A directory of resources inthe field of technical communication.

Web Design

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User experience design is a subset of the field of experience design which pertains to the creation of the architecture and interaction models which impact a user's perception of a device or system. The scope of the field is directed at affecting 'all aspects of the user’s interaction with the product: how it is perceived, learned, and used.'



Best Practices: Writing for Accessibility

Most of the time, the primary focus of information about accessibility has to do with making non-text information available as text. Captioning and audio description for video, transcriptions for audio, simple text alternatives for static images. But what about the content itself?

Dolson, Joseph C. Accessible Web Design (2008). Articles>Accessibility>Web Design>Writing


Better CSS Font Stacks

You want to use Gill Sans? Go right ahead. Nothing should stop you. Font stacks are prioritized lists of fonts, defined in the CSS font-family attribute, that the browser will cycle through until it finds a font that is installed on the user’s system. This means that you can use Gill Sans, and if your users don’t have it, you can give them an adequate substitute that will not diminish their experience.

Ford, Nathan. Unit Verse (2008). Articles>Web Design>Typography>CSS


A Better Image Rotator

About a year ago, I wrote an article, introducing a method for displaying a random image every time someone visits a web page. Administration was simple: just add or remove images from a folder on the server, and they would appear (or disappear, respectively) from the pool of random images being displayed on that page.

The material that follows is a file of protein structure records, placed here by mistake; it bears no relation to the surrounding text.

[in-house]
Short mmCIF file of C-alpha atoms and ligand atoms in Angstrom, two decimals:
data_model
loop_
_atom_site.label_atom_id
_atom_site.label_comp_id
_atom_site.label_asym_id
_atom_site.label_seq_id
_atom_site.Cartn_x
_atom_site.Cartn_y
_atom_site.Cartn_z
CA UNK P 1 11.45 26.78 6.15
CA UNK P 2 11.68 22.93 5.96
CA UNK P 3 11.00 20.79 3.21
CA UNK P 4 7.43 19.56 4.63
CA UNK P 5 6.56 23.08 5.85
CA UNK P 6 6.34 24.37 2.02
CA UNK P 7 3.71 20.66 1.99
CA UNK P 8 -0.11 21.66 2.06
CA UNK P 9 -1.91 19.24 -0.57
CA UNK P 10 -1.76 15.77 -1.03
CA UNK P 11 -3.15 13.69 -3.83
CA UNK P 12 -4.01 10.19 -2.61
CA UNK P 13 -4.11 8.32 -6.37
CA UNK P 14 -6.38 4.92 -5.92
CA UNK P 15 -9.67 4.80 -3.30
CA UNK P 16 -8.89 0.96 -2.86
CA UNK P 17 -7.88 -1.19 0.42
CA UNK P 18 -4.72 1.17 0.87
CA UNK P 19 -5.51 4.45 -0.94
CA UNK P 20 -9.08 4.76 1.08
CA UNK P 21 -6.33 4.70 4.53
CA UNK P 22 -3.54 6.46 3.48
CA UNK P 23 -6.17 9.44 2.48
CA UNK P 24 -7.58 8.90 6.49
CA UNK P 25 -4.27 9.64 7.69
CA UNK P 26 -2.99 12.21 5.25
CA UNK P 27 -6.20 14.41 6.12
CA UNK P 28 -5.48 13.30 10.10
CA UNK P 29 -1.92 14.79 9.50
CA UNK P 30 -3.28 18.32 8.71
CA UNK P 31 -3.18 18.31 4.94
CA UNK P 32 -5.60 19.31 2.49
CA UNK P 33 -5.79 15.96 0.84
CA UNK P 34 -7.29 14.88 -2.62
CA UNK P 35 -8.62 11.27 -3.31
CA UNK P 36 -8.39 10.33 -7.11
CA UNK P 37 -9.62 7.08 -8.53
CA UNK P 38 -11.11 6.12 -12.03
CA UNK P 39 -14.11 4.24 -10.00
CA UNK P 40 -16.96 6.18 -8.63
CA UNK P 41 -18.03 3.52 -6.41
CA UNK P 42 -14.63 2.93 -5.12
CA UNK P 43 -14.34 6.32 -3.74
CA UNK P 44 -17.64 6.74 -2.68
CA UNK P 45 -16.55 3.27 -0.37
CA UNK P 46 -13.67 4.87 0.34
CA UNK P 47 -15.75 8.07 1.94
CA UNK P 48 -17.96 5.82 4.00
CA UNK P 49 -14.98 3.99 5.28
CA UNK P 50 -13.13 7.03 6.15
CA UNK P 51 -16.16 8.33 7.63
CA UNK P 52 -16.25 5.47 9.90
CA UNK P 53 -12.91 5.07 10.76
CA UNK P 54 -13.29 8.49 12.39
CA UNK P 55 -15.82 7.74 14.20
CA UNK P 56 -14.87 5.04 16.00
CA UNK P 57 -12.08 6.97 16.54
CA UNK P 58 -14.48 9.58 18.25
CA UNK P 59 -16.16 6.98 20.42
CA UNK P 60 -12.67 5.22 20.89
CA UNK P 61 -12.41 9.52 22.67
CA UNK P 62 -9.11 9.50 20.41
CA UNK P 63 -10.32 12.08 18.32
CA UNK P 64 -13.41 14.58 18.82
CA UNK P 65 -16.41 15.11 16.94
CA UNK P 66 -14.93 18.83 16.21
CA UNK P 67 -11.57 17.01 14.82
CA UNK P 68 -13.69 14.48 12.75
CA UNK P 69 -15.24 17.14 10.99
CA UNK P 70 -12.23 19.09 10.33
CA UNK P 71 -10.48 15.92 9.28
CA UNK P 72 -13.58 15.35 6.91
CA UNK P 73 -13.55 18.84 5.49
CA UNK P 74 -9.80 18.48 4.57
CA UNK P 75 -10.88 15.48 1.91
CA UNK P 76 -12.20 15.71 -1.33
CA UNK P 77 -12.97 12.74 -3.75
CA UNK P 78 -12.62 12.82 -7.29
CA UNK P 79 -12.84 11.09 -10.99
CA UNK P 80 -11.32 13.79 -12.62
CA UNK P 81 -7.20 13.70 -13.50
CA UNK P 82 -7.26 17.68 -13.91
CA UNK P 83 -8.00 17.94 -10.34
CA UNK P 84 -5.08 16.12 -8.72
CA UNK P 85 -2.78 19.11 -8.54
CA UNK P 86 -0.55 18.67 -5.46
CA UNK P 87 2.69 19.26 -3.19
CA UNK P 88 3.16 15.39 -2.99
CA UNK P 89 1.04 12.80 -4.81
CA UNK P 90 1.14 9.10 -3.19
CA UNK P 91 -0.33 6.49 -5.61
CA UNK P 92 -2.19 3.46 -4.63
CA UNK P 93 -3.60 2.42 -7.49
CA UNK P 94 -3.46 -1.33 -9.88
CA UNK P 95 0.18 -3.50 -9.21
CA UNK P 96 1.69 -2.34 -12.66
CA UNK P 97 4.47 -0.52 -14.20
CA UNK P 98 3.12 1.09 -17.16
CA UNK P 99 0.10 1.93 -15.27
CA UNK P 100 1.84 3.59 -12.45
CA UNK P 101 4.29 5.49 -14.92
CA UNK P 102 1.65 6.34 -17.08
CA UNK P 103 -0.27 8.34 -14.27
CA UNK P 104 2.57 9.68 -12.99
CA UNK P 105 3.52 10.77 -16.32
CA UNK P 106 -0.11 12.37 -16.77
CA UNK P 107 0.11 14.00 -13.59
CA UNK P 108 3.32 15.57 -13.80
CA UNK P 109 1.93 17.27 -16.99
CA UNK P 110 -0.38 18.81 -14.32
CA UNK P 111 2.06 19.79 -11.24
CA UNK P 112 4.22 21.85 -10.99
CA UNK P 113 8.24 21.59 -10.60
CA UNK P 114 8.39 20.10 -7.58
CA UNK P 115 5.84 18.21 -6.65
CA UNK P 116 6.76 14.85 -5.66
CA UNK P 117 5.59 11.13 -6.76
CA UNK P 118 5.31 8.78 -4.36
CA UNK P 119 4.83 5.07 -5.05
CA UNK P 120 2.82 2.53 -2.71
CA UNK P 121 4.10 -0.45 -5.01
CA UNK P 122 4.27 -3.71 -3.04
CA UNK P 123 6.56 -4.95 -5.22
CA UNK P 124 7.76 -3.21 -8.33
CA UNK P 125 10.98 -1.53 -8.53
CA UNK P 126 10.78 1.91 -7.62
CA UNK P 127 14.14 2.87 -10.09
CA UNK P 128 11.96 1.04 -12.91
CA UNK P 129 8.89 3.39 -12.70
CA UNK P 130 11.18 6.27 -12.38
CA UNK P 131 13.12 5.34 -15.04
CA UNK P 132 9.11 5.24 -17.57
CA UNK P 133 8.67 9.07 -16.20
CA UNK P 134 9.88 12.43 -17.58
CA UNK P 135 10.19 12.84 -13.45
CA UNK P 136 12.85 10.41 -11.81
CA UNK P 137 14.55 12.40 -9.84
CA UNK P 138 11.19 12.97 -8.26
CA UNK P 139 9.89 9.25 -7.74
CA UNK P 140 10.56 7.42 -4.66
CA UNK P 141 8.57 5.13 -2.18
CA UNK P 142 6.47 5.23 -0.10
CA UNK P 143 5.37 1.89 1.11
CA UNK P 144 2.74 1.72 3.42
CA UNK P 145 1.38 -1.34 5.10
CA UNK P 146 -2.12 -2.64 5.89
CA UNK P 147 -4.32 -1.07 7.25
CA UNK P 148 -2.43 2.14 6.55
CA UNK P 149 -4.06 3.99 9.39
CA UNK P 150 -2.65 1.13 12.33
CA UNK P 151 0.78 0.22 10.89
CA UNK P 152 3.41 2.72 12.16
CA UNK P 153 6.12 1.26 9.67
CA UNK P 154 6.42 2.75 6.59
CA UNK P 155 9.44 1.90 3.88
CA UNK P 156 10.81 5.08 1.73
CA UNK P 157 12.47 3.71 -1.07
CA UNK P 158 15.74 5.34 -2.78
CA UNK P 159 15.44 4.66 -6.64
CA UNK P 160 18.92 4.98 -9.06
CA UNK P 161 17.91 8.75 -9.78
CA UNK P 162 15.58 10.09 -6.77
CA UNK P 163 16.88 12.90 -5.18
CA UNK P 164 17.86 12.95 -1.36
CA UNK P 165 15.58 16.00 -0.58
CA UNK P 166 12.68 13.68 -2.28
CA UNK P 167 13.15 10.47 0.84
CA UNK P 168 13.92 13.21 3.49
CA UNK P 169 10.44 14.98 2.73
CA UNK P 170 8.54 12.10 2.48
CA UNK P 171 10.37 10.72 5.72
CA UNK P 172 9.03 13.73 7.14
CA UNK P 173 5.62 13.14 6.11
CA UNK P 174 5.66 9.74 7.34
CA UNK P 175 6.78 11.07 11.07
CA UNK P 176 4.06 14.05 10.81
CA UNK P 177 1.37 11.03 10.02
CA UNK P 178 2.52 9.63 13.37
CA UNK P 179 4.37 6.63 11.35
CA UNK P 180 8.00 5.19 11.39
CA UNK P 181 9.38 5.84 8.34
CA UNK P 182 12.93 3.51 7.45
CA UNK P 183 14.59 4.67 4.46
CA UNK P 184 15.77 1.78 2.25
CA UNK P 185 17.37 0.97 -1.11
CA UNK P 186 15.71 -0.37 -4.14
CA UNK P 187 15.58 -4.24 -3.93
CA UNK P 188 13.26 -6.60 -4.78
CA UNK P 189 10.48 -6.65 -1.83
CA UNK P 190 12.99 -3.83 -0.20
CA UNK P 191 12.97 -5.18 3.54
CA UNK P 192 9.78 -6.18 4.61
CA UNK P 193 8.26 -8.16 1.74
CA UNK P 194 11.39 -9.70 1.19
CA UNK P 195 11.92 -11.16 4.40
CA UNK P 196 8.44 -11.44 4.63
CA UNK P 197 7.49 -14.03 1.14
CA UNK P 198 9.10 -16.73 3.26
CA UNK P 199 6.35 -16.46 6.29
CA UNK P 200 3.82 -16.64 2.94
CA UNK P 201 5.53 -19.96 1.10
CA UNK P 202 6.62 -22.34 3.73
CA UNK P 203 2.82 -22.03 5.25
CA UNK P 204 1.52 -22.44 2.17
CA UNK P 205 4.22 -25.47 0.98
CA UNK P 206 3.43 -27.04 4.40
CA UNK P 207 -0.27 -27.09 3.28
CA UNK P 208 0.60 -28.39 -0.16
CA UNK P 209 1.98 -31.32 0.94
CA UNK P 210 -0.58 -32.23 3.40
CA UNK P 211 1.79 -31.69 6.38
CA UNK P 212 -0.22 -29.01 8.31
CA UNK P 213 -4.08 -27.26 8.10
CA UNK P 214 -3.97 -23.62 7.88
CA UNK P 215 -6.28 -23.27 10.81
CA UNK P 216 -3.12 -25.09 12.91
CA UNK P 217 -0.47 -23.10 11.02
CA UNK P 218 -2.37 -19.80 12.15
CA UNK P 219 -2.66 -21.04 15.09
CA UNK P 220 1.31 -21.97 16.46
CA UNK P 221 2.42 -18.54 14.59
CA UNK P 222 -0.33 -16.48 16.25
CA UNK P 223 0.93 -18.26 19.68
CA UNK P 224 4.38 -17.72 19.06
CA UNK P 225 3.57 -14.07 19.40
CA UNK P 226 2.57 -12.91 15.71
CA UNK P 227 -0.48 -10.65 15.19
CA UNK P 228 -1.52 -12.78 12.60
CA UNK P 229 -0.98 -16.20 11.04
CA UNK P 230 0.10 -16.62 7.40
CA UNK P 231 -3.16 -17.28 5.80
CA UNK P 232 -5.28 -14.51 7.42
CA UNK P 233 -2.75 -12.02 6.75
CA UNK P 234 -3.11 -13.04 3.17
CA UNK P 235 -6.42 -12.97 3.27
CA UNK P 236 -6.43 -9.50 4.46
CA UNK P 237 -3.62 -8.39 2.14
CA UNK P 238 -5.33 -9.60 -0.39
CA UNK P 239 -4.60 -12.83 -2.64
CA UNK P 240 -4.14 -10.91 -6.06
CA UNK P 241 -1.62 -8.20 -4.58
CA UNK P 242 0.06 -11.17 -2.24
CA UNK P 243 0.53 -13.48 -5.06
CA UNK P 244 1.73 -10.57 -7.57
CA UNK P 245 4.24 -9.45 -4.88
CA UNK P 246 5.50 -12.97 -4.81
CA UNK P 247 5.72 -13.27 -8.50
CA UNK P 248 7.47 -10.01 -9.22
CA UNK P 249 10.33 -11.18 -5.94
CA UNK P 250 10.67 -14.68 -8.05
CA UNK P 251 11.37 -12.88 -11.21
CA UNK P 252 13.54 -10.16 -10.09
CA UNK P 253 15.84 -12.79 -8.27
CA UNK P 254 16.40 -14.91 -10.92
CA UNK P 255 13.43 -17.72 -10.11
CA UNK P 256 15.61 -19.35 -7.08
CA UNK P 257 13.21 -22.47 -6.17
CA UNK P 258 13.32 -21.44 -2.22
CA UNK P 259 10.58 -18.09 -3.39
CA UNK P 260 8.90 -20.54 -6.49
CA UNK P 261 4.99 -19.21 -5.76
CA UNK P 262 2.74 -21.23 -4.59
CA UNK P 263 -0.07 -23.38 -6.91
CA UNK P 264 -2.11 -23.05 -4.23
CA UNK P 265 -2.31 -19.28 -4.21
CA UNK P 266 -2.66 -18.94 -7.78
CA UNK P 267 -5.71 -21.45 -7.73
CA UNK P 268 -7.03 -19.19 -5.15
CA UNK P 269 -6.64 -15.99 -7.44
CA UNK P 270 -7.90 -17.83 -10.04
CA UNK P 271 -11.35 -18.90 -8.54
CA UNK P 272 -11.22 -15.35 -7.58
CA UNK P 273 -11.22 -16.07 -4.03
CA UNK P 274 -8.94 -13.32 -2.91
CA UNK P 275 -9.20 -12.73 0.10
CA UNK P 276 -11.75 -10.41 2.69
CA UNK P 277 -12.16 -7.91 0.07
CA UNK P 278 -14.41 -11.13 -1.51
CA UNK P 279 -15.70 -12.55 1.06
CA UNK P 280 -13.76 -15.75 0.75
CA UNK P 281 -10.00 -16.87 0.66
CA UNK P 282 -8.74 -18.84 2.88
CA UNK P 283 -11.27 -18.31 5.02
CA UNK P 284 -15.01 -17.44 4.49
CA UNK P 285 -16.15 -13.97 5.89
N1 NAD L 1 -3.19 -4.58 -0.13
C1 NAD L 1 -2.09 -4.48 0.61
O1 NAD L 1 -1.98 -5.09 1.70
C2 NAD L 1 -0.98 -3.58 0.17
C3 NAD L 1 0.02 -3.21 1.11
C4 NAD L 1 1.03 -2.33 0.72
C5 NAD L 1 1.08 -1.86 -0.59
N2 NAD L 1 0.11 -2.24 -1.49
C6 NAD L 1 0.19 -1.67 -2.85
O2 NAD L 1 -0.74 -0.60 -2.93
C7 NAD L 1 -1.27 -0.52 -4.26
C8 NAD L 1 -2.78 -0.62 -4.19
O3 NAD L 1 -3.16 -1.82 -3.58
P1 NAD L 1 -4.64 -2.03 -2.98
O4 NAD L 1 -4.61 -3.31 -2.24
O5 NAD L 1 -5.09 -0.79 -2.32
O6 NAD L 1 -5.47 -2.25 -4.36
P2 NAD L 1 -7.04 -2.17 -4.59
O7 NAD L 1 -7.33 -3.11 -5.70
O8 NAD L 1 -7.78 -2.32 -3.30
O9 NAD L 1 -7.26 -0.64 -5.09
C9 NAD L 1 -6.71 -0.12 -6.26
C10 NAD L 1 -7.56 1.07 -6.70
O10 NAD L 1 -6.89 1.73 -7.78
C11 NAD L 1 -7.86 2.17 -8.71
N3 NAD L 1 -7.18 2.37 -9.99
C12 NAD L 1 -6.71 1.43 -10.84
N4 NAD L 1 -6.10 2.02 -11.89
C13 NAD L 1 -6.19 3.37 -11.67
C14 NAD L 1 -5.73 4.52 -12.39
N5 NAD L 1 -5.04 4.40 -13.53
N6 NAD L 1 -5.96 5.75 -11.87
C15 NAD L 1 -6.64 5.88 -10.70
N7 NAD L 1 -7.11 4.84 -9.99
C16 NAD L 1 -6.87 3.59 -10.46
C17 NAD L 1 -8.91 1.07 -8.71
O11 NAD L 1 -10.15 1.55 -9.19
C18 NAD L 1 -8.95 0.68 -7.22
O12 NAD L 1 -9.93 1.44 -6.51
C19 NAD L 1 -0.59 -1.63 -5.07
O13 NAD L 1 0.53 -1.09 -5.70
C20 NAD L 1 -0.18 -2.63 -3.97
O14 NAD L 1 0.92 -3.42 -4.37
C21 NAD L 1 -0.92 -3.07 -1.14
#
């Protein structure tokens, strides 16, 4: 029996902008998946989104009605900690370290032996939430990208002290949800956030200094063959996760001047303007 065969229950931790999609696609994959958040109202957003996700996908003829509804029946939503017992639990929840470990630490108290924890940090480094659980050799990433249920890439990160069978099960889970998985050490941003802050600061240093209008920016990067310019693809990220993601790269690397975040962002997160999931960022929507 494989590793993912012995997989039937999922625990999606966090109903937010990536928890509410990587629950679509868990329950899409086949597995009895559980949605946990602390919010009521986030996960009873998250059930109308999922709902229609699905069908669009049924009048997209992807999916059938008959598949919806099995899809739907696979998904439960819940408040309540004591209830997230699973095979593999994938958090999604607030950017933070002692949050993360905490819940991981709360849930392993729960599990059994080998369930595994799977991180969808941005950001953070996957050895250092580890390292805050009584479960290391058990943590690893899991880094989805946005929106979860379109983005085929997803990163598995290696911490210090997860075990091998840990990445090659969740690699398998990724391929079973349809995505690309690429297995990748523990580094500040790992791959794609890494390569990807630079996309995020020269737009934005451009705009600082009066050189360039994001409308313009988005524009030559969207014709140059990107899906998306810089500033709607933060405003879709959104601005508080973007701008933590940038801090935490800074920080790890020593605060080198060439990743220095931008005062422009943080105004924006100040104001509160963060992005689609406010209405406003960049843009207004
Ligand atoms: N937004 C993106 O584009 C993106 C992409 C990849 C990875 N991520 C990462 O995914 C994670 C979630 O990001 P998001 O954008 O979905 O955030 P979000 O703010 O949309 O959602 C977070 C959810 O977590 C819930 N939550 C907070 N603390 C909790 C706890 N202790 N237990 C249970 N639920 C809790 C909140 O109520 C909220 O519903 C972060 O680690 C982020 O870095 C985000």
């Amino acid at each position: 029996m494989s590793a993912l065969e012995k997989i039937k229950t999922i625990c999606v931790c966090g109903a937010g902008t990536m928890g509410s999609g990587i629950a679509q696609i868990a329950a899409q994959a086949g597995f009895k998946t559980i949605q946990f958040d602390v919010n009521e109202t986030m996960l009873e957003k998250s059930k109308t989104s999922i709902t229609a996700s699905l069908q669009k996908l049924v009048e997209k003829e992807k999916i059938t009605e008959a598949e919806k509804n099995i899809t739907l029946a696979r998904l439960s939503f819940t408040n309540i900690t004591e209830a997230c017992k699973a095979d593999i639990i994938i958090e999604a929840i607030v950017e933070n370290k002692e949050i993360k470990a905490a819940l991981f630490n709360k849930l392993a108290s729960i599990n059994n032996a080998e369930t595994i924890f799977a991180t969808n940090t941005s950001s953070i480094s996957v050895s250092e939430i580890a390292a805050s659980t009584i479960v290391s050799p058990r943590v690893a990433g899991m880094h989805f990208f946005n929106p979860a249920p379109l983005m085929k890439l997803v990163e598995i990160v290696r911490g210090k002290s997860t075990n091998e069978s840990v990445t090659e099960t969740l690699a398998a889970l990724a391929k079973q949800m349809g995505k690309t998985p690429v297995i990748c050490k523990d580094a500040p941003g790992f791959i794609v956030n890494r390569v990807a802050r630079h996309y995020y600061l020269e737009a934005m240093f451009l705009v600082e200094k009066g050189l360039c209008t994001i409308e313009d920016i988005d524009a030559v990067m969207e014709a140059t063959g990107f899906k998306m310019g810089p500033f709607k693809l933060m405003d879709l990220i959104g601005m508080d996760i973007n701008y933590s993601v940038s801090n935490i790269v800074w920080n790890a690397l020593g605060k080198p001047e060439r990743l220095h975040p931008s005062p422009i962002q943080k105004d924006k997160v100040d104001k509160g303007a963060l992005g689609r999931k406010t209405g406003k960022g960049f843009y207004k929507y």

Benjamin, Dan. List Apart, A (2004). Design>Web Design>Graphic Design>DHTML


Better Invoices for Better Business

Invoices that obfuscate information, incorrectly state terms or arrive incomplete can be a massive headache for all parties. These mistakes will only delay the payment process, so it is critical you produce invoices that clearly deliver information your client will need.

Potts, Kevin. List Apart, A (2004). Design>Web Design>Forms>Usability


Better JavaScript Minification

Although both CSS and JavaScript may be included within an HTML page, best practices encourage storing CSS and JavaScript in external files that can be downloaded and cached separately. Performance research asks: How can these external resources be downloaded and applied most efficiently? The first approach is to limit the number of external requests since the overhead of each HTTP request is high. The second approach? Make your code as small as possible.

Zakas, Nicholas C. List Apart, A (2010). Articles>Web Design>Usability>JavaScript


Better Living Through XHTML

Everything you wanted to know about converting from HTML to XHTML, including why you’d want to, tools that help, changes in the way browsers display XHTML pages, shortcuts, bugs, workarounds, and other tips you won’t find elsewhere.

Zeldman, Jeffrey. List Apart, A (2002). Design>Web Design>XHTML


Better Ordered Lists (Using Simple PHP and CSS)

Ordered lists are boring! Sure you can apply background images and do quite a bit of sprucing up to a regular ordered list, but you just don’t get enough control over the number itself. Here is an example where you ditch the traditional ordered list and create your own!

CSS Tricks (2007). Design>Web Design>CSS>PHP


Better Readability for Improving the Number of Site Viewers

Web content readability is an often underestimated aspect for a web site. There are design rules for designers to follow, and there are SEO tips and tricks for SEO experts to use. But this is not all. Though beautiful designs and search engine optimization are extremely important, there are also other issues that a web marketer needs to consider in order to run the site successfully. Readability is one of them.

Stoyanova, Tsvetanka. SEOchat (2005). Articles>Web Design>Writing>Search


Better Search Engine Design: Beyond Algorithms

Search engine accuracy is important, but convenience may be more important than squeezing the last few ounces of performance out of your system. Peter Van Dijck demonstrates simple but effective query analysis, best bets, and controlled vocabularies -- tools to make your search engines more effective.